Sunday, February 22, 2009
The people against it are complaining because they don't want to be forced to pay for their neighbors mortgage because 'said neighbor' lied to buy a house they couldn't afford. (I will refer to those people as 'losers'.) The mantra goes like this: Why should I pay for the houses of people with their extra bathrooms who bought a house they couldn't afford when I have been responsible and played by the rules and made my payments on time?
The first point I would make is that this is a gross exaggeration of the people who are losing their houses. Yes, some did buy houses when they clearly couldn't afford them, but others were just as responsible as the complainers. They made their mortgage payments on time, could afford the house when they bought it, but, through no fault of their own, are now unable to make the payments. Usually, this unfortunate circumstance is due to the loss of the job of one, or both, of the breadwinners. To the complainers I would say, "Be careful because you could be next."
The second point I want to stress is that those losers won't be bailed out. It's the people who have equity in their houses that this program will help. The irresponsible losers have no equity (remember the banks were happy to sell them houses with no down payment). Not only did the losers obtain the house with little or nothing down, but all the payments they have made have gone to interest. Ergo - no equity.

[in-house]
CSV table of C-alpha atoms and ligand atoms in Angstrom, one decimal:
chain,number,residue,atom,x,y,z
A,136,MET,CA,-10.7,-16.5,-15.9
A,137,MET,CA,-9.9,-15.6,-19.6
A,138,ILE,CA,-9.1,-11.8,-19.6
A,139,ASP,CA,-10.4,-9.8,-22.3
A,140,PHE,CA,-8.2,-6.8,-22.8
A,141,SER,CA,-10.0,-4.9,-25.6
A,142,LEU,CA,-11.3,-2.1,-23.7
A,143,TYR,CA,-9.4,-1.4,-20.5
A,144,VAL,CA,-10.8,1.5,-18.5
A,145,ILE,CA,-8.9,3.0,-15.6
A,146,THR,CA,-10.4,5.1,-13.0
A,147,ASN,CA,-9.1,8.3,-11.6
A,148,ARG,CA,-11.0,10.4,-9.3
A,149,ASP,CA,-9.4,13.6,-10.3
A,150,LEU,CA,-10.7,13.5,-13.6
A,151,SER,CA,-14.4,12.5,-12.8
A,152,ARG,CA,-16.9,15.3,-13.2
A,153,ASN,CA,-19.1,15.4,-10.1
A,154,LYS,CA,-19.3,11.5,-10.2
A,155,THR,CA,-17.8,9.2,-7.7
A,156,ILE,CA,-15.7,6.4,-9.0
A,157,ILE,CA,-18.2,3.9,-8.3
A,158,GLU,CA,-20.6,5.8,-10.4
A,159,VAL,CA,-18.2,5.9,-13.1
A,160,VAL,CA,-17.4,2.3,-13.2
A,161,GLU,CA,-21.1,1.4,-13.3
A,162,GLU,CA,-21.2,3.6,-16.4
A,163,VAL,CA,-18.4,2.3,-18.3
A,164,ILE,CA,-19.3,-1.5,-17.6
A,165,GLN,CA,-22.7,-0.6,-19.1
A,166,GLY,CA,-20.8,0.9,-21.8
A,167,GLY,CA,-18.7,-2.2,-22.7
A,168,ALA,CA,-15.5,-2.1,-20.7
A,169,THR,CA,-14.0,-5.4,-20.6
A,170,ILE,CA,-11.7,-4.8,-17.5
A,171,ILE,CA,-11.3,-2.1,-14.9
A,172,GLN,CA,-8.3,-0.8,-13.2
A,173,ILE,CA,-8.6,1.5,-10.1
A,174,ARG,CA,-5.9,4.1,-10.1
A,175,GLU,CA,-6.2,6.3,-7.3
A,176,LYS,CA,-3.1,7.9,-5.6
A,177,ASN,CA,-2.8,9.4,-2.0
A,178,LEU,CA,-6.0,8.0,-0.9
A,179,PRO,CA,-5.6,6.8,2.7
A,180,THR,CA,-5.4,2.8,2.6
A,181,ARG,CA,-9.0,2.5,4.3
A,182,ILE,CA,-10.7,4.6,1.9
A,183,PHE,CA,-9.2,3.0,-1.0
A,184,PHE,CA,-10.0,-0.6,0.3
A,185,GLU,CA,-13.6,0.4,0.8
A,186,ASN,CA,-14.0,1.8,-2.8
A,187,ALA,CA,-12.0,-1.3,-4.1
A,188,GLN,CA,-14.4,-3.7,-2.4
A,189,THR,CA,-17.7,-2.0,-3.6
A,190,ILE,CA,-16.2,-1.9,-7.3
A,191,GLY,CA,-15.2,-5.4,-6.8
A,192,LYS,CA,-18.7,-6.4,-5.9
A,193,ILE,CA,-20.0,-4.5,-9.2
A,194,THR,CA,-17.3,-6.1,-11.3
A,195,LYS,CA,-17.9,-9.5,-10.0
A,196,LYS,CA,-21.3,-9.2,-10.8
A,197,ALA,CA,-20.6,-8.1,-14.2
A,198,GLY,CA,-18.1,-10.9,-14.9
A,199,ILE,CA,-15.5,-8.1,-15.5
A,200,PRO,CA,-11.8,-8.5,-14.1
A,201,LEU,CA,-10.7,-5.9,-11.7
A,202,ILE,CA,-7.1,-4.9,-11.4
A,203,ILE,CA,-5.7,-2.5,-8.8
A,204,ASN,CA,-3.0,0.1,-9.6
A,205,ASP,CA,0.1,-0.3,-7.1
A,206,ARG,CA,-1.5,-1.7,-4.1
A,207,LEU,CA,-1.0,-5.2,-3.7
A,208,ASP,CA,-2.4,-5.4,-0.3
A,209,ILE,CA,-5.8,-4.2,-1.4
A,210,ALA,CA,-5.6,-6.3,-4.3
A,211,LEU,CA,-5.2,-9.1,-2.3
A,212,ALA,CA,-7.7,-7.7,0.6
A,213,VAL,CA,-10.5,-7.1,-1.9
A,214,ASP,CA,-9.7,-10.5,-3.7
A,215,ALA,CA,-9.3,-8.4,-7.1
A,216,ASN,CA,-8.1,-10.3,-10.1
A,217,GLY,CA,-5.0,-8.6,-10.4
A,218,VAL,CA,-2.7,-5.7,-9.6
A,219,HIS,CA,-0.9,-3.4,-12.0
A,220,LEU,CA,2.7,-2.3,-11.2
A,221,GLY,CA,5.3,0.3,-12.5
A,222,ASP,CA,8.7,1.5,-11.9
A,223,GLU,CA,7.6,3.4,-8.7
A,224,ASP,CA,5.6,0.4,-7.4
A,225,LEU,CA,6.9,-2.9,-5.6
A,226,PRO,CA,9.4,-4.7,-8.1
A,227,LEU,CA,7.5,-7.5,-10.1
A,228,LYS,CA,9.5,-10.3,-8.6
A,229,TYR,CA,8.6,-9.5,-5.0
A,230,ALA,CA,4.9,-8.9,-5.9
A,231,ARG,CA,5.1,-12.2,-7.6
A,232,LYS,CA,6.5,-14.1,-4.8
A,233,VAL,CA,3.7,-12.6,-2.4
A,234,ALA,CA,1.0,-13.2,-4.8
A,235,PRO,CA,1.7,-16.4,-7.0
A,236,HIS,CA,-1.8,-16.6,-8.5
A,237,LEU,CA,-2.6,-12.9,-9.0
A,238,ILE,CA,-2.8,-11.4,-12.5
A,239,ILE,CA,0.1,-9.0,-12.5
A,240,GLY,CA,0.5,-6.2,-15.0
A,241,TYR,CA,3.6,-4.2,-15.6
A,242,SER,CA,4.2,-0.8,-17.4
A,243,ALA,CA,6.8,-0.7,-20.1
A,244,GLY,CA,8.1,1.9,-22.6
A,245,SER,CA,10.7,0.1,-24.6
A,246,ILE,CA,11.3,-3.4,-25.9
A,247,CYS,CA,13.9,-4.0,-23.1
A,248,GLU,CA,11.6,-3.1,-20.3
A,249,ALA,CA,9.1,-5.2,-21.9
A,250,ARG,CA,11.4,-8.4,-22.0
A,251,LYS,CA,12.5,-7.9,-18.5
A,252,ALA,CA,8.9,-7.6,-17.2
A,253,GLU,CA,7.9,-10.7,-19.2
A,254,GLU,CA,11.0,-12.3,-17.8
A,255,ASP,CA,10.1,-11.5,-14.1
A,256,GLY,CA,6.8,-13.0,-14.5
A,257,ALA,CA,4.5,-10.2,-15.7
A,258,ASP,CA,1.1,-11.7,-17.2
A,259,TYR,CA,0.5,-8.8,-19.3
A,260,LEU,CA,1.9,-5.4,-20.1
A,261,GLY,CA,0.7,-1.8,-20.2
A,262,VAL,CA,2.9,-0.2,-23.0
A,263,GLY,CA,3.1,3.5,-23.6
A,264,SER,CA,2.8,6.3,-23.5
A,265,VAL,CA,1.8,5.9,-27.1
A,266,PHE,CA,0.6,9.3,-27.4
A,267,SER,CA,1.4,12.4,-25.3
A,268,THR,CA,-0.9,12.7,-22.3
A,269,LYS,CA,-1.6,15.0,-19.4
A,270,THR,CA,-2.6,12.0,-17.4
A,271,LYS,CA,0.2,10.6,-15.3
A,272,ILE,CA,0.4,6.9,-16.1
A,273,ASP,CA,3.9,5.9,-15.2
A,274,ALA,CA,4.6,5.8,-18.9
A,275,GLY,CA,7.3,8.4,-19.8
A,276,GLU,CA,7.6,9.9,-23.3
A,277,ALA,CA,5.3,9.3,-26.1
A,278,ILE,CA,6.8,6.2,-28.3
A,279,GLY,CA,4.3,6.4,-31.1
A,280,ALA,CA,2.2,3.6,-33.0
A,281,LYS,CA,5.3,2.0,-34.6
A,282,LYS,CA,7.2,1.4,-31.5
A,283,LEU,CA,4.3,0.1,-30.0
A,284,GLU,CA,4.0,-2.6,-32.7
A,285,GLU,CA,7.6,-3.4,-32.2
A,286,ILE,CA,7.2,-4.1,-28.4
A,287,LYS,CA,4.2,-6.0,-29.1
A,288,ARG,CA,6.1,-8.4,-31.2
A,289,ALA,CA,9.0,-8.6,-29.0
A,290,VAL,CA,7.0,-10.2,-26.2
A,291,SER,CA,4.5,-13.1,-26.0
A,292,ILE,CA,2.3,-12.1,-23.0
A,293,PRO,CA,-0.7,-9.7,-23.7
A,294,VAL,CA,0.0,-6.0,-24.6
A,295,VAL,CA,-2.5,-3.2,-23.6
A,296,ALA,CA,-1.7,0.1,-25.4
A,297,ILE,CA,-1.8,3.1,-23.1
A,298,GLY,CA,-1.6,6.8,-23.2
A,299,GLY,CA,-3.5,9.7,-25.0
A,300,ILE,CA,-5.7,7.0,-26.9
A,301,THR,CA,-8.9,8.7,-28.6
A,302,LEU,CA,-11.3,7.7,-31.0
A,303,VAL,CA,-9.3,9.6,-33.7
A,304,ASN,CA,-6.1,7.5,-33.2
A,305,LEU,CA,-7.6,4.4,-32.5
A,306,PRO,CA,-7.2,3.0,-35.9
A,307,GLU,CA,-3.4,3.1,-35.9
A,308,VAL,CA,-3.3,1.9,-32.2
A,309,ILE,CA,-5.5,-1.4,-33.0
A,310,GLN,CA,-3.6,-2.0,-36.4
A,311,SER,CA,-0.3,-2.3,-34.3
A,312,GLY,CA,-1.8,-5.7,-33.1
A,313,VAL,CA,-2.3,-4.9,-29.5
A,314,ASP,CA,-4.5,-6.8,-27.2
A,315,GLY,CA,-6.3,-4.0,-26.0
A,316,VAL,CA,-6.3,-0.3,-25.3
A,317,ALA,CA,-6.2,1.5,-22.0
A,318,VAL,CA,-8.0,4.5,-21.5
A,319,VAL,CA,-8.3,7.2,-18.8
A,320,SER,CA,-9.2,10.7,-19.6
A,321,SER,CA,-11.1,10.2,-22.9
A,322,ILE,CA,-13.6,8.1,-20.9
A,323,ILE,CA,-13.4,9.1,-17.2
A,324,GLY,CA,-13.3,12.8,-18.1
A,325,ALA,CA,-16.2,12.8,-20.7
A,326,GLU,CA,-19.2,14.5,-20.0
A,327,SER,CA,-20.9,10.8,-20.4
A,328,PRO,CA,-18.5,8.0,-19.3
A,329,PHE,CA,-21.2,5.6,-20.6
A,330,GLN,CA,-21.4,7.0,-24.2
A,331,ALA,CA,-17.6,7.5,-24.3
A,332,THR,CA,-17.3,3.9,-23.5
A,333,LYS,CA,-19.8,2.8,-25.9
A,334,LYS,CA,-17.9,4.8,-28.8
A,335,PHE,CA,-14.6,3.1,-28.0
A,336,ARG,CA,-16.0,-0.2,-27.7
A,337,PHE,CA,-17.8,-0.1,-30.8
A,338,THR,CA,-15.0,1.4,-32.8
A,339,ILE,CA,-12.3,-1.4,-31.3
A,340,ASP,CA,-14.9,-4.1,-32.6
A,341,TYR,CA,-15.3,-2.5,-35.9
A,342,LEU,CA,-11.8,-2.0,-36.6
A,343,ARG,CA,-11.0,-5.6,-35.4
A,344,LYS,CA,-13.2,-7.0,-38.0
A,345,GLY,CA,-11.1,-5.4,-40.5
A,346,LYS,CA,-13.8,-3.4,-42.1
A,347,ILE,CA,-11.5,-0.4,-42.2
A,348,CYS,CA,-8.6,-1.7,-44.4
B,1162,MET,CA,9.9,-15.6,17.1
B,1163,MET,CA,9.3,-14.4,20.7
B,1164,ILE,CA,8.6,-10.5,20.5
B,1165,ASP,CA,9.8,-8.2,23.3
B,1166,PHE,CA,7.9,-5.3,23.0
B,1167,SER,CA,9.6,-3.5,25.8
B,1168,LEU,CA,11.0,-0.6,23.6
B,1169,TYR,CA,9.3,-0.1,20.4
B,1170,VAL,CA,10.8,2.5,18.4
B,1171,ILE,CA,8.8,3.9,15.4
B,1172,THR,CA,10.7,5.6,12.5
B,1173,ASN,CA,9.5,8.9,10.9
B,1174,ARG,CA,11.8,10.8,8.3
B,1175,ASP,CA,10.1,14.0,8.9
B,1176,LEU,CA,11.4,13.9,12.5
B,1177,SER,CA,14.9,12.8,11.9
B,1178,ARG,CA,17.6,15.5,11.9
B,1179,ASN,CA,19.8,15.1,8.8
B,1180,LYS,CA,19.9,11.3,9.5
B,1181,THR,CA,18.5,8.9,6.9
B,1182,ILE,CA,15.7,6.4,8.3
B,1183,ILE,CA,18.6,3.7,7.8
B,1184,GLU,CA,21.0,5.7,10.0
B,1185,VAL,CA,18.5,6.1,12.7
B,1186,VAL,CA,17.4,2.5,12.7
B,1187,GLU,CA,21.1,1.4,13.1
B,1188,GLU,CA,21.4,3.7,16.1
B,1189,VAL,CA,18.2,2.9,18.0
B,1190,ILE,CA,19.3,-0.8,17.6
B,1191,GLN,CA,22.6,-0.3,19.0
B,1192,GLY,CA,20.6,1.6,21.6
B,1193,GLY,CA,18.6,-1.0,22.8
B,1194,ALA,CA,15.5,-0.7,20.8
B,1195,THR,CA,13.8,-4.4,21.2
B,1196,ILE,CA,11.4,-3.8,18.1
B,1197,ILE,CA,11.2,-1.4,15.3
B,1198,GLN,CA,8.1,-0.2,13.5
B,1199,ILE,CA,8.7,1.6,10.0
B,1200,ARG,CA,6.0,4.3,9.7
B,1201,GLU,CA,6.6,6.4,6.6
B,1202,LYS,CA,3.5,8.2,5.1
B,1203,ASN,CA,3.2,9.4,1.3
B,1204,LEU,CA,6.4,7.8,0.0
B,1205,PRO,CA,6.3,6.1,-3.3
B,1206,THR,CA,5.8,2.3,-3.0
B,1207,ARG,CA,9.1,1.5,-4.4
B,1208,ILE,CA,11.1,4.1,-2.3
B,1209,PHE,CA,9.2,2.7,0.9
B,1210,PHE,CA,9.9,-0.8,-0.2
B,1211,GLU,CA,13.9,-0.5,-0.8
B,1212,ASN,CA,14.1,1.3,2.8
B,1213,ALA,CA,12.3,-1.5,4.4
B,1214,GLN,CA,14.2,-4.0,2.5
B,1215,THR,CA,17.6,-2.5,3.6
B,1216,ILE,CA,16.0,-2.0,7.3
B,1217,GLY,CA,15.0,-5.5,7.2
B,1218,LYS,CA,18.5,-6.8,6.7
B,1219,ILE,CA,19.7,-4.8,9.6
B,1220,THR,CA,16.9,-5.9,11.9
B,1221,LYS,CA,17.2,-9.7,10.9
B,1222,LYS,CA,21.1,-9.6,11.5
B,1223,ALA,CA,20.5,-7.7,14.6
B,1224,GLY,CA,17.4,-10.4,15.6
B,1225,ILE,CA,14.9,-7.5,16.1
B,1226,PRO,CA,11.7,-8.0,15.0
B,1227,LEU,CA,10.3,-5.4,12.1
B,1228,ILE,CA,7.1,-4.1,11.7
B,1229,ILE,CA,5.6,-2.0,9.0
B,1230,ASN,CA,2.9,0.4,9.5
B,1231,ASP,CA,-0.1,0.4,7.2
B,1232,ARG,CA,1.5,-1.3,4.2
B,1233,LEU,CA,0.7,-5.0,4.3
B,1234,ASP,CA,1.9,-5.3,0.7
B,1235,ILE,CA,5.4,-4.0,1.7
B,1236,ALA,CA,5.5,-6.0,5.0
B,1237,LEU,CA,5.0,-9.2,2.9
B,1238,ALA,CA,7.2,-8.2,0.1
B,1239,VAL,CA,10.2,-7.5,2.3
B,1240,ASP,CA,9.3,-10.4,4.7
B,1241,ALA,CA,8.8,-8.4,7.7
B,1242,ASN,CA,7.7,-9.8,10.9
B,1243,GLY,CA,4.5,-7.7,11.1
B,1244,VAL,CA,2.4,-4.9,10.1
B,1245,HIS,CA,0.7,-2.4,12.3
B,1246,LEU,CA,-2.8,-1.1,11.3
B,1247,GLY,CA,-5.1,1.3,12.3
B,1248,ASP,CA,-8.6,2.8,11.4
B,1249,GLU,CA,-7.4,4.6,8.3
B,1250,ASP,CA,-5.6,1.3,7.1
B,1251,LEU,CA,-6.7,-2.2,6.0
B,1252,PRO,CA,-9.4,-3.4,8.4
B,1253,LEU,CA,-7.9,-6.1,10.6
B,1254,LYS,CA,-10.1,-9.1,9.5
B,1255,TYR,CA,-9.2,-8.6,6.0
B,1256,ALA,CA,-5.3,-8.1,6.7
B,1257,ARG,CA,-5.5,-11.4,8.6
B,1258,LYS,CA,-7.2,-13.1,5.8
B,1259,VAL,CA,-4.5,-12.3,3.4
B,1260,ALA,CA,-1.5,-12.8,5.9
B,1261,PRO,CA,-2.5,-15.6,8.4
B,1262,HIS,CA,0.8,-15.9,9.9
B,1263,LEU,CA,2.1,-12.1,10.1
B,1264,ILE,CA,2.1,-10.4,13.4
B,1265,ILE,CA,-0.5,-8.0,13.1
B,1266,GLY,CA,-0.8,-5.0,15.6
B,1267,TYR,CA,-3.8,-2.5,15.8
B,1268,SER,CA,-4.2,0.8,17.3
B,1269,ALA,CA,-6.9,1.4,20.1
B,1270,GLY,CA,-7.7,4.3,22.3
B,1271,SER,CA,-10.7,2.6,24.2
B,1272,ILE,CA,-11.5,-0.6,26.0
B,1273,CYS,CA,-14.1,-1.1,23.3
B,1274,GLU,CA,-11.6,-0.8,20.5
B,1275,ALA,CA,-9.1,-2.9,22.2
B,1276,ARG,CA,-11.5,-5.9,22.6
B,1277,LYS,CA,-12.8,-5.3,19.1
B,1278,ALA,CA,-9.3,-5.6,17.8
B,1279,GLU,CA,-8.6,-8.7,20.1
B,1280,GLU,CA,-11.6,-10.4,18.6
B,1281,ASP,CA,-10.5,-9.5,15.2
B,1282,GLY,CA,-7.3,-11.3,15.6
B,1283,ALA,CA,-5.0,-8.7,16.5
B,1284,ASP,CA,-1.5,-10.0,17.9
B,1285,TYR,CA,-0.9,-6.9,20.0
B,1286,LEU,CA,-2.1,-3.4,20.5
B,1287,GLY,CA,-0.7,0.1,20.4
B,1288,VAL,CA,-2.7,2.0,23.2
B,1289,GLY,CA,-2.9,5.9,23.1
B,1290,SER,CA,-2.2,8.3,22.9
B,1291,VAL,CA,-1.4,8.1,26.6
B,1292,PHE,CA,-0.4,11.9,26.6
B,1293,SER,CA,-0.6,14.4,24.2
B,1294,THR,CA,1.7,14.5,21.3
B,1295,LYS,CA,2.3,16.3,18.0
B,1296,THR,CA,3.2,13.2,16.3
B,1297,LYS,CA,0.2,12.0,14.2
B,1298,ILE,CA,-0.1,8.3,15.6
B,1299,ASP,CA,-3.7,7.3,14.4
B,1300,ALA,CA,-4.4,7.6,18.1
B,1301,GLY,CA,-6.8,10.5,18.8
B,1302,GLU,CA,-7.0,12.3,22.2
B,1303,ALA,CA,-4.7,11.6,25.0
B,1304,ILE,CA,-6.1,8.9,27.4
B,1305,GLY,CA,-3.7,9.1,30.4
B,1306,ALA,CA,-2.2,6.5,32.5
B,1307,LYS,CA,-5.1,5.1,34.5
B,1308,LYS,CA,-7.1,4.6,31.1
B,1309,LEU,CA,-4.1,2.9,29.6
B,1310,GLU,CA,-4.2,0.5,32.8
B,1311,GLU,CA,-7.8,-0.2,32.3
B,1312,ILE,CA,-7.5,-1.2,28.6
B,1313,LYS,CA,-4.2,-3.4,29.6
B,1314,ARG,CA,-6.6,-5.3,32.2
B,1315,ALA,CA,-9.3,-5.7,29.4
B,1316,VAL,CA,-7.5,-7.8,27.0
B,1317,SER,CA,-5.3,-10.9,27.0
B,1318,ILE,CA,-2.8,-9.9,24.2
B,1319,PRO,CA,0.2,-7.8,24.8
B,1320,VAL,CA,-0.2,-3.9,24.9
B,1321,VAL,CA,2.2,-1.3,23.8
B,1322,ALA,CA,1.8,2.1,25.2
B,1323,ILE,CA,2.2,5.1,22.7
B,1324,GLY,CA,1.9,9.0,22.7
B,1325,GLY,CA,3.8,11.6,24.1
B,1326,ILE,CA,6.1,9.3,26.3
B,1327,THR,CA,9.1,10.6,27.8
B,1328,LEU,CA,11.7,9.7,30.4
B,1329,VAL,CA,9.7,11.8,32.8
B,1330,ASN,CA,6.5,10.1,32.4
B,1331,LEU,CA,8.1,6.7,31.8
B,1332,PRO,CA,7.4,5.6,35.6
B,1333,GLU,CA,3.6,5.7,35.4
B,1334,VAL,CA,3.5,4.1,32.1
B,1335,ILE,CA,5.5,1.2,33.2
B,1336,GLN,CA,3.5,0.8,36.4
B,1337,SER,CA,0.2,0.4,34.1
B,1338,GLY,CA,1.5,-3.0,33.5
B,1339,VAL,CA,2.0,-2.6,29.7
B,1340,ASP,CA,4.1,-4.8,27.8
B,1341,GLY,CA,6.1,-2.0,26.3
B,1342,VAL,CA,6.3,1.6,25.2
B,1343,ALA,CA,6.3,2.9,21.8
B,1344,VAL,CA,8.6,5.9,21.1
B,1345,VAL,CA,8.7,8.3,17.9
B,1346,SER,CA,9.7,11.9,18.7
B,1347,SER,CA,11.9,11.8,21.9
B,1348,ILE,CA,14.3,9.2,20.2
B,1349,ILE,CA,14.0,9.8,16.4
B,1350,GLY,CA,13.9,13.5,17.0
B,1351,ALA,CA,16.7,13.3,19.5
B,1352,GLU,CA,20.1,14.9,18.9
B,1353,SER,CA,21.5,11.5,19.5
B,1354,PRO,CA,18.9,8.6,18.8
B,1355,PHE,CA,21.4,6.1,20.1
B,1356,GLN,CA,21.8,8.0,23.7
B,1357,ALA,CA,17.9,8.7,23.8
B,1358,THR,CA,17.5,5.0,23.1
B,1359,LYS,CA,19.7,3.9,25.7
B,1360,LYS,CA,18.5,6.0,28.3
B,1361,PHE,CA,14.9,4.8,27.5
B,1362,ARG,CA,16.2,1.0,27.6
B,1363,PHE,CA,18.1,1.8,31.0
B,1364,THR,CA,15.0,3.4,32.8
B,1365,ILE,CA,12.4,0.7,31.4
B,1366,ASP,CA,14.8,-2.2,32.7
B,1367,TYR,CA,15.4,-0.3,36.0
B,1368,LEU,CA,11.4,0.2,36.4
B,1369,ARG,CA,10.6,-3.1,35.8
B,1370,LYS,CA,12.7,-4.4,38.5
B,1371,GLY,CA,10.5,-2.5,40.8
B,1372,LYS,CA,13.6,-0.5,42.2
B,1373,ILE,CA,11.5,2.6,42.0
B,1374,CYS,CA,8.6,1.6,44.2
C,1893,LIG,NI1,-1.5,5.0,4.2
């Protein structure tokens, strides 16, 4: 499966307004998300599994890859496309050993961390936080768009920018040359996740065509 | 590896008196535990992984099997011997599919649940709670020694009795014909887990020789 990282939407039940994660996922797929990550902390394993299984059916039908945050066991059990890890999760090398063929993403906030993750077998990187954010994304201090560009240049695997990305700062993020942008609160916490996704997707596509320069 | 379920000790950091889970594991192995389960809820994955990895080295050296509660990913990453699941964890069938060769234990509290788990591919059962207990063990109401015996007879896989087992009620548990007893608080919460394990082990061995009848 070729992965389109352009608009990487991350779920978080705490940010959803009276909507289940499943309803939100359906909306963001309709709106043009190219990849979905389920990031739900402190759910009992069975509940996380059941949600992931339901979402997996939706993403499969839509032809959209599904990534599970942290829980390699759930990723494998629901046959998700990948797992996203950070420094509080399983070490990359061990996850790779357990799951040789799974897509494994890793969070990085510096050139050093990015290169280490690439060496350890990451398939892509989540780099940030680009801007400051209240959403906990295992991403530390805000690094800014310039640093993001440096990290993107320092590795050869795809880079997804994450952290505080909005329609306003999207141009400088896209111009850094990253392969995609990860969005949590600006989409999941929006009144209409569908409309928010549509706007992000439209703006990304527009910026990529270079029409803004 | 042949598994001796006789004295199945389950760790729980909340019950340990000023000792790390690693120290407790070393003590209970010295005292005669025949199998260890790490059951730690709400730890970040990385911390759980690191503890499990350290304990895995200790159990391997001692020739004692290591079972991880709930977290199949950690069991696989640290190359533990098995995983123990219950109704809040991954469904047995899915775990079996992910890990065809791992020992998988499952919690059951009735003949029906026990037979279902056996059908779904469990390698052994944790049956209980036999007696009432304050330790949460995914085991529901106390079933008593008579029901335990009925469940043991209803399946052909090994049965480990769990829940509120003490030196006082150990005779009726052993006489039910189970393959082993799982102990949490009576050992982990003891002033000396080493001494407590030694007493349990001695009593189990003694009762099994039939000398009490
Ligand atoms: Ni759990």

The third point I would make is, if the government doesn't stop the downslide of the housing market the complainers own houses will continue to lose value as the foreclosure signs go up around them. An abandoned house deteriorates very rapidly and is a magnet for squatters. Would the complainers rather have a drug dealer next door or the neighbor who was evicted? I grant you that this might seem like an extreme argument until you look at some neighborhoods where the foreclosures were many.
The fourth point I want to stress is, if nothing is done the economy is done for. The housing bubble started this big hole we are all in and it must be addressed along with bailing out the banks and auto industry. If it isn't stabilized, new homes will not be built and how many jobs will be lost because of that? Just as the auto industry has other businesses dependent on it's survival, so does the housing industry. Just think about all of the things that go into a house. From the Realtor's first selling the lot to the last piece of furniture, hundreds of jobs are at stake. Isn't this what the stimulus package is supposed to do? I thought the whole object was to 1) create jobs and 2) save jobs.